Regardless of the type of vehicle, accidents on the road can be serious for all parties involved. Motorcyclists can be especially prone to injury and death in an accident. Motorcycle accidents can be some of the most severe road accidents. Due to the motorcycle's small size, it may be difficult for other drivers to see motorcyclists on the road. This lack of visibility is a big reason why motorcycles are more likely to be involved in serious accidents than passenger vehicles.
Many motorcyclists wear protective gear to prevent serious injuries. Helmets are by far the most important pieces of protective equipment. In fact, a motorcyclist without a helmet is three times more likely to experience a brain injury after an accident than a motorcyclist who wears a helmet. Because of this, many states require that all motorcyclists, passengers as well as operators, wear a helmet while riding. In New York, all riders of low-power cycles designed to go 20 miles per hour or higher are required to wear helmets.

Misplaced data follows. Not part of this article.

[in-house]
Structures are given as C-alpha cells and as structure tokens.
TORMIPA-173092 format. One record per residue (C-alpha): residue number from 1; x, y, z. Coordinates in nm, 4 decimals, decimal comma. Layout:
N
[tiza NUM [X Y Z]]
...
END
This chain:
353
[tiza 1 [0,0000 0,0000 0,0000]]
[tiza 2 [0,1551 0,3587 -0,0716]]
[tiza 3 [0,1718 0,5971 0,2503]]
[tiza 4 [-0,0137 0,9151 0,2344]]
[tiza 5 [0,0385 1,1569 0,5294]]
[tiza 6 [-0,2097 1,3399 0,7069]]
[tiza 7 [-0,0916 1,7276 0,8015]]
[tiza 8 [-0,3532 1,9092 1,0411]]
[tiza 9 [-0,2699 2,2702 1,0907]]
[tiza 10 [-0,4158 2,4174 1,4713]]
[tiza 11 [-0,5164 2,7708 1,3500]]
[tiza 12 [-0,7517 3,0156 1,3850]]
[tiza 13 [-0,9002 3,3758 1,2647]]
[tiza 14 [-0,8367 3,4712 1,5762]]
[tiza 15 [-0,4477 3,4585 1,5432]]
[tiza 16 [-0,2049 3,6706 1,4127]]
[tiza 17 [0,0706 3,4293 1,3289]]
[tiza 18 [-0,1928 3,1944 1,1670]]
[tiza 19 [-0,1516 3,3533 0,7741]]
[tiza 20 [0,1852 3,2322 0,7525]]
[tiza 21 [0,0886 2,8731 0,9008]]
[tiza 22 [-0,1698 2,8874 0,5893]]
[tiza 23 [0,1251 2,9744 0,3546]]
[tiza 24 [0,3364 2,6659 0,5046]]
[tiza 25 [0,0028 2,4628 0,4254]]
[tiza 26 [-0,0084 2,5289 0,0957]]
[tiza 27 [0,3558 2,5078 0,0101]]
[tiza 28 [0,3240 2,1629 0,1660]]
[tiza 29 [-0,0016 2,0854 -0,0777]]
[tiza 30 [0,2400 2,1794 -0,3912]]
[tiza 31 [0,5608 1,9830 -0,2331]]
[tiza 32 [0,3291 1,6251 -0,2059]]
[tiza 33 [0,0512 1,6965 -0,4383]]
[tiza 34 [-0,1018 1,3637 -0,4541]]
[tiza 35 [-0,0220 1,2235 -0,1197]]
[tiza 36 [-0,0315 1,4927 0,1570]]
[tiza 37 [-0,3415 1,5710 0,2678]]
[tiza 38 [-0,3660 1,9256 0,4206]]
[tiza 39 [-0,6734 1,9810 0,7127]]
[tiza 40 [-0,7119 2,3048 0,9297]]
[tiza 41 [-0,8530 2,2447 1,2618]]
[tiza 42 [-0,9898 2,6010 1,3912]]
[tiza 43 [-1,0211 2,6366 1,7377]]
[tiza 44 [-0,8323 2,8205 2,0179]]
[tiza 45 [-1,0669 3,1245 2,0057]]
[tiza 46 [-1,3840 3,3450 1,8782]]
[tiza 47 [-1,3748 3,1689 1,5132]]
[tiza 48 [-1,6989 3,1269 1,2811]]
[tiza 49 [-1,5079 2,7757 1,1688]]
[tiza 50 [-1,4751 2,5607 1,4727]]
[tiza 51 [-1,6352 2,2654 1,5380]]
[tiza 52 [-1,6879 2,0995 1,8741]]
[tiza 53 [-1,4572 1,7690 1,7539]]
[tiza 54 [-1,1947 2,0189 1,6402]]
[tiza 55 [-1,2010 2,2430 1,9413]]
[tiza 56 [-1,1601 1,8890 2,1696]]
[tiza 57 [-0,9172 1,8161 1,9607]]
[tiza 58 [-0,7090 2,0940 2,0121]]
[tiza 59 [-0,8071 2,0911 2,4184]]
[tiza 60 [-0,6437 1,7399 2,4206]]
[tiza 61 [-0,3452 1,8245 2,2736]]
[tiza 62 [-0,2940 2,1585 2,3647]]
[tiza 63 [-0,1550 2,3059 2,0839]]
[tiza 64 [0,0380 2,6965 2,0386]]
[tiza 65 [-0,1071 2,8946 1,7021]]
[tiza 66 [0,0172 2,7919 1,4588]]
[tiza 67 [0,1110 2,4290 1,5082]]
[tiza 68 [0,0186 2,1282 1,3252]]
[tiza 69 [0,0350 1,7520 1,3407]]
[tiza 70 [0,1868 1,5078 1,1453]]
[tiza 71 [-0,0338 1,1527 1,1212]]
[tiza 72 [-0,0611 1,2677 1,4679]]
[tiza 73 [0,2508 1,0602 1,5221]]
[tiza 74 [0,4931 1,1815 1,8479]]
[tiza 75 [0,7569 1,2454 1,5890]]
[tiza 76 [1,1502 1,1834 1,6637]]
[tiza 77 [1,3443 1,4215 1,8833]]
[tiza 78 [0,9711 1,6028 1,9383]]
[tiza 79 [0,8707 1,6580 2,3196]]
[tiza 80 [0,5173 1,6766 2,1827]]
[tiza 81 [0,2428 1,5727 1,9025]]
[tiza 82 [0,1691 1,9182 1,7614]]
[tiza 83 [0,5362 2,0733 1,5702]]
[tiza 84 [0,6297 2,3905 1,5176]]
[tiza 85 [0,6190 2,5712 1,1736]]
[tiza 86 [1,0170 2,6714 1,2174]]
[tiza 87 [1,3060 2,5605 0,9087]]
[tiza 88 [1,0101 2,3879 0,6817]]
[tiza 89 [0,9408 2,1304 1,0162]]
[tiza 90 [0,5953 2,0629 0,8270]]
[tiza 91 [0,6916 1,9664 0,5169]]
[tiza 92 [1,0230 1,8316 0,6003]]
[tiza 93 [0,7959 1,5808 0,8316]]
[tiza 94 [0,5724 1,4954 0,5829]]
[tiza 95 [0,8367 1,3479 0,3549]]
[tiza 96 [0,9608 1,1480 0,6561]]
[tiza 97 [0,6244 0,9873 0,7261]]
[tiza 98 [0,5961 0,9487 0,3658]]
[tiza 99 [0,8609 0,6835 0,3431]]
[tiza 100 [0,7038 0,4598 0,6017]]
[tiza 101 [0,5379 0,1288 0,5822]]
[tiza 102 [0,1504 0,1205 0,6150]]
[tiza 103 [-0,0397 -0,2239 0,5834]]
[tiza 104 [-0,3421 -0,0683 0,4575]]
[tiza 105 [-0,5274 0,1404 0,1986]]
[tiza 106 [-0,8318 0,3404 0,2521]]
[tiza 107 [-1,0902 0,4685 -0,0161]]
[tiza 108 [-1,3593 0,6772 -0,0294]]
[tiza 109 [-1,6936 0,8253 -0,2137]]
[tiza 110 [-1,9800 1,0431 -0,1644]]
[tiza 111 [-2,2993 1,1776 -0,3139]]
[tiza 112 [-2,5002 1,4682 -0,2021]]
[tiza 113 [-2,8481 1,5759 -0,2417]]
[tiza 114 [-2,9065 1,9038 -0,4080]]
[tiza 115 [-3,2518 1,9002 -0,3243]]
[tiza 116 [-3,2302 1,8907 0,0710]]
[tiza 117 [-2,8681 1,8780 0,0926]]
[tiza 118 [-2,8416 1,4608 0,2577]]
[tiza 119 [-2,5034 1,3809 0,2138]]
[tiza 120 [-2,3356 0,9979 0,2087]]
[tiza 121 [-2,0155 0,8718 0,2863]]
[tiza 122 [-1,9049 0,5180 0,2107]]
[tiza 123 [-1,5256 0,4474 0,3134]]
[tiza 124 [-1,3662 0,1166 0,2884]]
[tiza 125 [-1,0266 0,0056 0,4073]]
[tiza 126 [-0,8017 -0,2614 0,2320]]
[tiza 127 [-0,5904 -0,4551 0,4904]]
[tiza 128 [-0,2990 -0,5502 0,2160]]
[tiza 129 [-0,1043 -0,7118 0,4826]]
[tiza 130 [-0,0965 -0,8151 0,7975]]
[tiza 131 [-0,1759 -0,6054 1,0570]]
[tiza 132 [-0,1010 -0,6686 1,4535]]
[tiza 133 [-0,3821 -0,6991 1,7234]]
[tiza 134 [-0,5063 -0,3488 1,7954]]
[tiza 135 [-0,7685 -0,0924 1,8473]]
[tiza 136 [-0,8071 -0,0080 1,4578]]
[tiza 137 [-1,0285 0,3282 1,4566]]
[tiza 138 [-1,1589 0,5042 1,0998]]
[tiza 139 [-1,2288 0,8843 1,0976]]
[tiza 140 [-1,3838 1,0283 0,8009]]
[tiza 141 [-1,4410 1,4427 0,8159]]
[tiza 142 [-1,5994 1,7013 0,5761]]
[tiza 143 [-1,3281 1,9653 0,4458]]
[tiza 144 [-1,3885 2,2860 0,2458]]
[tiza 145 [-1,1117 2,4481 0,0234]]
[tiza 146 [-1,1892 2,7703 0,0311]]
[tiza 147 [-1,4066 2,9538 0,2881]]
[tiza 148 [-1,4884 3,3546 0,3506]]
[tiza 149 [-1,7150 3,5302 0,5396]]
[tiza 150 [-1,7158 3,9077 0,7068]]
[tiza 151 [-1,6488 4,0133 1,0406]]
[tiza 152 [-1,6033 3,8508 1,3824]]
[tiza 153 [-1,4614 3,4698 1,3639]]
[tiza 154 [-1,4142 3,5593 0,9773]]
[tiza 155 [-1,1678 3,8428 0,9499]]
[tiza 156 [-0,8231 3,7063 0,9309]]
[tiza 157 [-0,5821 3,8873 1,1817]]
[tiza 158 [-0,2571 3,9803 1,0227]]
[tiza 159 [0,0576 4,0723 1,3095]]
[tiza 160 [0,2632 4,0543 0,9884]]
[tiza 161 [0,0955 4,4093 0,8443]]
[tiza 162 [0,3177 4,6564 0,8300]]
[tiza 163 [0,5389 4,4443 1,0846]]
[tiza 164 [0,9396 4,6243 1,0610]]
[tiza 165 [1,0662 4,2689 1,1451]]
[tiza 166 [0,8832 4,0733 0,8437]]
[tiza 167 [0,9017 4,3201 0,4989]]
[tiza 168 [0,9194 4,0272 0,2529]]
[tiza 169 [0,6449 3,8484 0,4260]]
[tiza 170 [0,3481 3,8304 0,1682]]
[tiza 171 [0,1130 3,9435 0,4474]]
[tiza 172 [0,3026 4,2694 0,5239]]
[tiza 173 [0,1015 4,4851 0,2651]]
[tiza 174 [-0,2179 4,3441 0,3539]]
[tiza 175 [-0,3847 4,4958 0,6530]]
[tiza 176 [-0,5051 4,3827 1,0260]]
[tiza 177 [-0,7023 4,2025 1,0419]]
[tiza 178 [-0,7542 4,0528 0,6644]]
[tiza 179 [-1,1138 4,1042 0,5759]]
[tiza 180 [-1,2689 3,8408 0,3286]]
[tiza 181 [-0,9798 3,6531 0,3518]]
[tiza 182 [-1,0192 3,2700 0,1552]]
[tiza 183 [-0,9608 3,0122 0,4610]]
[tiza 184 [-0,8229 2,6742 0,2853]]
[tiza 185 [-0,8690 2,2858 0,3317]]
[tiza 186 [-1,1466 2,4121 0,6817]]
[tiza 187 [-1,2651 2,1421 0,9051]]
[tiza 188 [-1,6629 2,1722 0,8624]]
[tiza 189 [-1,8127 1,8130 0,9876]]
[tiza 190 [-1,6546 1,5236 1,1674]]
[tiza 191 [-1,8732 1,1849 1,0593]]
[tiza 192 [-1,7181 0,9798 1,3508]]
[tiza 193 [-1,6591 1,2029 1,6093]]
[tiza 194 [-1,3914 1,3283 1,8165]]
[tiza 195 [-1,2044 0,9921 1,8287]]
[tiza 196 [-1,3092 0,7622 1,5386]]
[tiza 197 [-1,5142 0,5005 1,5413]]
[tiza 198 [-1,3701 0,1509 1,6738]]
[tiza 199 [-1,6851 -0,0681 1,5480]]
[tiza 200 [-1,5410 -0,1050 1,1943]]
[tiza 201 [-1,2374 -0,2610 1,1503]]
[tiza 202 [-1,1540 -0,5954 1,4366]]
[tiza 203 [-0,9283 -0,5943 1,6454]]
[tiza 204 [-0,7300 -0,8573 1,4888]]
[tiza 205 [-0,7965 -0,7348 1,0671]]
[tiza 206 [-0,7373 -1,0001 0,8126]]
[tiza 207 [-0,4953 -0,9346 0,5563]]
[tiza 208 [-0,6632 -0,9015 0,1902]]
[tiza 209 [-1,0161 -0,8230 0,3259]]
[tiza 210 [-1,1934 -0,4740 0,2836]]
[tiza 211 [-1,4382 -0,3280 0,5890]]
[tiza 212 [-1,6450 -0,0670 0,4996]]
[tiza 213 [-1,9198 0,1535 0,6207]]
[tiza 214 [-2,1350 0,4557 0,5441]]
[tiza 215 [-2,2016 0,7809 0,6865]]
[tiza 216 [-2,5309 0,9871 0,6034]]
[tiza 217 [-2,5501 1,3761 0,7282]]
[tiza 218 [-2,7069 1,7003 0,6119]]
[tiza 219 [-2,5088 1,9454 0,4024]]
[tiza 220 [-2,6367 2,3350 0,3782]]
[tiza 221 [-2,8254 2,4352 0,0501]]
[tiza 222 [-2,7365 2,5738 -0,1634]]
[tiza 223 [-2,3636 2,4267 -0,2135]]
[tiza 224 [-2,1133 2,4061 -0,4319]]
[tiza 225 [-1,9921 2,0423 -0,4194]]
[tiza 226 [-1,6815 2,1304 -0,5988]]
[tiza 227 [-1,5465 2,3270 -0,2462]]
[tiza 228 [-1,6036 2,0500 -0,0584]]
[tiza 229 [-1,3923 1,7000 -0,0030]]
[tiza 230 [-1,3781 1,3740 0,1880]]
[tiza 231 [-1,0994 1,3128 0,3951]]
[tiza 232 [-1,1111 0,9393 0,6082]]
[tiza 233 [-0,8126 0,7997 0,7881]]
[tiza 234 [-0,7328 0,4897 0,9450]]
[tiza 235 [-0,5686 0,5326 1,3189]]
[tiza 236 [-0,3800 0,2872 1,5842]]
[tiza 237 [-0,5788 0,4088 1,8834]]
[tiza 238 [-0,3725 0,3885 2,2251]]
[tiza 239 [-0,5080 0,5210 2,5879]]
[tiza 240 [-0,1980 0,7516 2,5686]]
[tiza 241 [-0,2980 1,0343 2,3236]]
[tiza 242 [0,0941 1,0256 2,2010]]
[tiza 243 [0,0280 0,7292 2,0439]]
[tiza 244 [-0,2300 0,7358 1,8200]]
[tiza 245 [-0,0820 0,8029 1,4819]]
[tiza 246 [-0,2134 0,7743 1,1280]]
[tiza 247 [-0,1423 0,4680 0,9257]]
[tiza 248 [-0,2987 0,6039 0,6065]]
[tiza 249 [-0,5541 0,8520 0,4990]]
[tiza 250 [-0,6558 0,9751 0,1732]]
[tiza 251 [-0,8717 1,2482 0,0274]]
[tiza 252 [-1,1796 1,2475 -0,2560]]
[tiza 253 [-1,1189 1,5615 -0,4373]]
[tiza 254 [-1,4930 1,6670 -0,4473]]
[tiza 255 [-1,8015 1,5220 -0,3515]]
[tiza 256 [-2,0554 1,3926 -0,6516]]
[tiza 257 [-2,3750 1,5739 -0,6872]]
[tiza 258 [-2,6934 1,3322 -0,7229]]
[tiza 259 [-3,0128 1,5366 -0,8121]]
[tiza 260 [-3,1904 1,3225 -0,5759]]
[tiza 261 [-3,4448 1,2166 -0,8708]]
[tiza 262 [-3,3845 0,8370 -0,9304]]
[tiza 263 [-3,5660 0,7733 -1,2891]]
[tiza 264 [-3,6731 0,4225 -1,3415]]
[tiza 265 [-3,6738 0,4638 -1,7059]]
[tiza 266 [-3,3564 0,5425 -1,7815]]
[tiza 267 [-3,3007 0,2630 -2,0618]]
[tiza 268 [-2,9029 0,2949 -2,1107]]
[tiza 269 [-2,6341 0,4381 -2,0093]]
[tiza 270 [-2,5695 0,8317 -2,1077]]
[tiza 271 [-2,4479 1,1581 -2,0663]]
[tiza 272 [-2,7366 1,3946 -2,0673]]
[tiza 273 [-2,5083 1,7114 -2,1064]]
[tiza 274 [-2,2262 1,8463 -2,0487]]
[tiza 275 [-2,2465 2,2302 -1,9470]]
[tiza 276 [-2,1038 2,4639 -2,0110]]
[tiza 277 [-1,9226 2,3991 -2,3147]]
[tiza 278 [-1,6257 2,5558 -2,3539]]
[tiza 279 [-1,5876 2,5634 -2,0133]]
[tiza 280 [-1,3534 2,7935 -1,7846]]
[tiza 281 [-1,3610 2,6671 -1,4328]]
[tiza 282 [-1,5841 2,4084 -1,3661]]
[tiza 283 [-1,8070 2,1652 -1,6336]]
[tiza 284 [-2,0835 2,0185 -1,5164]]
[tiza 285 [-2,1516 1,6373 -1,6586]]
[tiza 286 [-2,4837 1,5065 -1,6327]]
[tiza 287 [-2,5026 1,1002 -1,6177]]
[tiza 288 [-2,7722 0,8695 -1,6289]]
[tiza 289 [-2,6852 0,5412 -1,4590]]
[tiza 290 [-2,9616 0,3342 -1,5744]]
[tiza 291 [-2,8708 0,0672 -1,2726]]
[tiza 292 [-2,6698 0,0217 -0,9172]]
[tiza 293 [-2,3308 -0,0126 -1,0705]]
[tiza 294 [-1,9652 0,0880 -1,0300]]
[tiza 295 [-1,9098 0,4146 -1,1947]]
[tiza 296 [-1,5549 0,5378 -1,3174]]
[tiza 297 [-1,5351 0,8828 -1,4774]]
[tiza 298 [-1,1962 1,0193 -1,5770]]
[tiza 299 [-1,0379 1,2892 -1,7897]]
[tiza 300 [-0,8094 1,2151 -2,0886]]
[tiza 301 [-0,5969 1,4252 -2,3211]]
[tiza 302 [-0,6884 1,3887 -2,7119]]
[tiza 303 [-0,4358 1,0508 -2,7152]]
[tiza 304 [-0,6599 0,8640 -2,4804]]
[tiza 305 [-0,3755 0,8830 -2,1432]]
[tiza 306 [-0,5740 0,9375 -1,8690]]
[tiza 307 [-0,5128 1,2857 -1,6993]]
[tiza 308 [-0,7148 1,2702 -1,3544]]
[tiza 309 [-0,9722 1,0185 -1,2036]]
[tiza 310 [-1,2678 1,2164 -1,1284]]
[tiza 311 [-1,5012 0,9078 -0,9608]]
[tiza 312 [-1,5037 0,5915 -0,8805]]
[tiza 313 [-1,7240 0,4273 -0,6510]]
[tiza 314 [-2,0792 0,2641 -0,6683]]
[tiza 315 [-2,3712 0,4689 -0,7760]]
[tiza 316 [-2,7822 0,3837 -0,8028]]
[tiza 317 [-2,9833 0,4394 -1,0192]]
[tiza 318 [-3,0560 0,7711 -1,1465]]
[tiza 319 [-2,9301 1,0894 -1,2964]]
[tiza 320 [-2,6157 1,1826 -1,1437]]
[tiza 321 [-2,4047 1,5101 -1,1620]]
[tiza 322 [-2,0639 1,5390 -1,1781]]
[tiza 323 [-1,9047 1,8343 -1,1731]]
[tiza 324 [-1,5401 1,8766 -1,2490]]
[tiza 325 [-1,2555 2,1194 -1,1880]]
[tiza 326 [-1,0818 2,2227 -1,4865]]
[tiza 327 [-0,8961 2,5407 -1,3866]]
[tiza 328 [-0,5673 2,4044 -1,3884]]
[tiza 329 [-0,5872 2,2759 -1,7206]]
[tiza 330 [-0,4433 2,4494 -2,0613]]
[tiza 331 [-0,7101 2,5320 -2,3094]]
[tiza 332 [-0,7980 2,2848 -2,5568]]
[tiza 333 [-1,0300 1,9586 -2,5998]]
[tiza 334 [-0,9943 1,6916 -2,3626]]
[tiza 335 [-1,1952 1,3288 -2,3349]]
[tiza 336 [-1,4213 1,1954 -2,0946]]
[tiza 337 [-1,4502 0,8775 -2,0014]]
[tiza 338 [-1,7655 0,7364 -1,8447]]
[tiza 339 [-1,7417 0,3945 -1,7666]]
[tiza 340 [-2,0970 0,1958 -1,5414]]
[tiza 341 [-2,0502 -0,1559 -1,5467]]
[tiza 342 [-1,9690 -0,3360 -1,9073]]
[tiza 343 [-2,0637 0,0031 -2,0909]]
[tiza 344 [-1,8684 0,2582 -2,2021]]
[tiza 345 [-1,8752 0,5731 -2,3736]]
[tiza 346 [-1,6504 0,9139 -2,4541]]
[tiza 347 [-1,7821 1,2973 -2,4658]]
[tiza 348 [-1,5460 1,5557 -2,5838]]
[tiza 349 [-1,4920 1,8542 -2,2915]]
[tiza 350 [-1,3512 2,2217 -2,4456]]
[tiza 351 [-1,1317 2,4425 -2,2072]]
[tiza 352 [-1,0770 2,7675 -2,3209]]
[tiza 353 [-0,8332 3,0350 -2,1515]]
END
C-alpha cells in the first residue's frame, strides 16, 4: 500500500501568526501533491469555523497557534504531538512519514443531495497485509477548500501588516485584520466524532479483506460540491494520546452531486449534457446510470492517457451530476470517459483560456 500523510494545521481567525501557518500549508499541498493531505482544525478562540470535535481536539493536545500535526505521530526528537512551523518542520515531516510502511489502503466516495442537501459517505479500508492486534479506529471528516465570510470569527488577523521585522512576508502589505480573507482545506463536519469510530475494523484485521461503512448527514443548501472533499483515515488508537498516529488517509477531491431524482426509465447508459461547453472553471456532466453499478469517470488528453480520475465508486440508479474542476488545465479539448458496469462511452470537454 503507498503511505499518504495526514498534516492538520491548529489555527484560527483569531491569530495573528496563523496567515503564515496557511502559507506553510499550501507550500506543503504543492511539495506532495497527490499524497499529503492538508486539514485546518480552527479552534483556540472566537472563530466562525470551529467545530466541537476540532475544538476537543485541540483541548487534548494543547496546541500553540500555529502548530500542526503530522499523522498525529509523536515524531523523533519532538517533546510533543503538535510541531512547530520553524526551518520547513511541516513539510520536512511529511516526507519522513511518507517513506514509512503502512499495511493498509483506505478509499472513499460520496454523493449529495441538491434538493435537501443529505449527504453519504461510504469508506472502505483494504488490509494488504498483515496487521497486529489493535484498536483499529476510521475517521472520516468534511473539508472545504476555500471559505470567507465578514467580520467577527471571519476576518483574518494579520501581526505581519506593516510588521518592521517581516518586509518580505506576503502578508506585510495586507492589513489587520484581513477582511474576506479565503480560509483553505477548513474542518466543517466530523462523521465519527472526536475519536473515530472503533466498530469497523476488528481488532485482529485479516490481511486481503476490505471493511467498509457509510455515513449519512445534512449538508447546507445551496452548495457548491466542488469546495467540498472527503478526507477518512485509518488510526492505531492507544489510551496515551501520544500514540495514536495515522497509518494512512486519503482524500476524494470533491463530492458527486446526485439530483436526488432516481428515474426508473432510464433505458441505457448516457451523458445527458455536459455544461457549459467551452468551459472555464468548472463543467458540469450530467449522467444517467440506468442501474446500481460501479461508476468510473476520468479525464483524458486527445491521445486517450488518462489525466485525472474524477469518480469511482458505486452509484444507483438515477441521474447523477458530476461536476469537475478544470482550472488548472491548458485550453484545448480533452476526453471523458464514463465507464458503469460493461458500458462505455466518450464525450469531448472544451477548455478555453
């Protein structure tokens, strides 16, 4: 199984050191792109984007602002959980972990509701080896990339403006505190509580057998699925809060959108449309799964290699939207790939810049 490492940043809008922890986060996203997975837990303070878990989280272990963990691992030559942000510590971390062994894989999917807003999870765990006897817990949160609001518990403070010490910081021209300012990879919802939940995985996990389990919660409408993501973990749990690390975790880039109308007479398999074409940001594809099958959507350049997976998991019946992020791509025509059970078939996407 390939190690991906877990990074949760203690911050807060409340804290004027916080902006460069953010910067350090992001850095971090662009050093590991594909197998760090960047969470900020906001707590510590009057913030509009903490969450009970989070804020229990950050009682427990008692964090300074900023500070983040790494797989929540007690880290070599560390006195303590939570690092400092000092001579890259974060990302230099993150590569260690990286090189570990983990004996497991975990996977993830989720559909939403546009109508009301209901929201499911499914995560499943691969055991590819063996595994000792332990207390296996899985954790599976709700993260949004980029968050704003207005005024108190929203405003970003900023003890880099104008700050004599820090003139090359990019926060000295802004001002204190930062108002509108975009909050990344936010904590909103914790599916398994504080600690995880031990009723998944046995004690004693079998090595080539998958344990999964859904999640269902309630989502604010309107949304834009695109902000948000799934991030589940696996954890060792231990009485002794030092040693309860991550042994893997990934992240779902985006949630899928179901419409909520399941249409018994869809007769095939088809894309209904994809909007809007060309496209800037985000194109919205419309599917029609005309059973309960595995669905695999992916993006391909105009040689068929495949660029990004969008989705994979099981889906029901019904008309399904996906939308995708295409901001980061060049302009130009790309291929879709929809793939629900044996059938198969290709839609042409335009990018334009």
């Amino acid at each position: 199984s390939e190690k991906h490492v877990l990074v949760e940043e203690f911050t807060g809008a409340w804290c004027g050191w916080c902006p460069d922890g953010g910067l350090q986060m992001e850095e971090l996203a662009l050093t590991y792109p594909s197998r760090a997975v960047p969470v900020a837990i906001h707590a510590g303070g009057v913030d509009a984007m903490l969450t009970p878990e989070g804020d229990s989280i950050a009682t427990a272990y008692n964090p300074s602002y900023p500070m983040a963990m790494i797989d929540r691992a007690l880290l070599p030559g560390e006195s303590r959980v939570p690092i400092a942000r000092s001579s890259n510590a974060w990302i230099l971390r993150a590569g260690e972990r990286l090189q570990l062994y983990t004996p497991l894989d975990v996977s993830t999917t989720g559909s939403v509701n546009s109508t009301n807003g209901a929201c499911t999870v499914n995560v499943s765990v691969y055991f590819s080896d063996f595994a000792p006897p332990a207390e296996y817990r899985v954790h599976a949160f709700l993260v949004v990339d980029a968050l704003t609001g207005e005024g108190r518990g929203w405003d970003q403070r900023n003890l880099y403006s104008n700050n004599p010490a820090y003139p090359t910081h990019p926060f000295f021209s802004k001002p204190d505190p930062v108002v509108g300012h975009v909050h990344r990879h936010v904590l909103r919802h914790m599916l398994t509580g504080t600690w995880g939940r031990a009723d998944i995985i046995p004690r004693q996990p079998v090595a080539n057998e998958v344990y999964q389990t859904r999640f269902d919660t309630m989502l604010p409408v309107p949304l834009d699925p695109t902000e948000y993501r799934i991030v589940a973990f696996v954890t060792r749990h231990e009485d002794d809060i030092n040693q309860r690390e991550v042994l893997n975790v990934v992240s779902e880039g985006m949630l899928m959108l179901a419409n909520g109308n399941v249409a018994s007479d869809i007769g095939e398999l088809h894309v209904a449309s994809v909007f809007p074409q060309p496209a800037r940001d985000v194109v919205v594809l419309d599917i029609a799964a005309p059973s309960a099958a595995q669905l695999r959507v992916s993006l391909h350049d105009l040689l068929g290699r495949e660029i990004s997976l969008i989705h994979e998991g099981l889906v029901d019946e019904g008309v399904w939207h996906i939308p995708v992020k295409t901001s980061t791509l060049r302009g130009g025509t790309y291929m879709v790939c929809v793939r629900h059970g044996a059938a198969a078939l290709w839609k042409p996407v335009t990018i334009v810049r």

Despite these laws, many riders fail to wear a helmet and are injured in an accident. In those cases, an opposing motorist may say that the motorcyclist's own negligence should bar him from recovering damages. However, this is not always the case.
In cases where the lack of a helmet merely adds to the extent of the injuries, the motorcyclist may still be able to recover damages. Some states deem the failure to wear a helmet as the proximate cause of the motorcyclist's injuries, and the motorcyclist may be barred or limited when it comes to recovering damages under contributory negligence laws. Every jurisdiction is different when it comes to these issues so it is important to understand the specific state laws that apply to your case. Personal injury attorneys can provide more information on the applicable laws in New York.
Source: FindLaw, "Helmet and Motorcycle Accident Cases," accessed on Feb. 10, 2015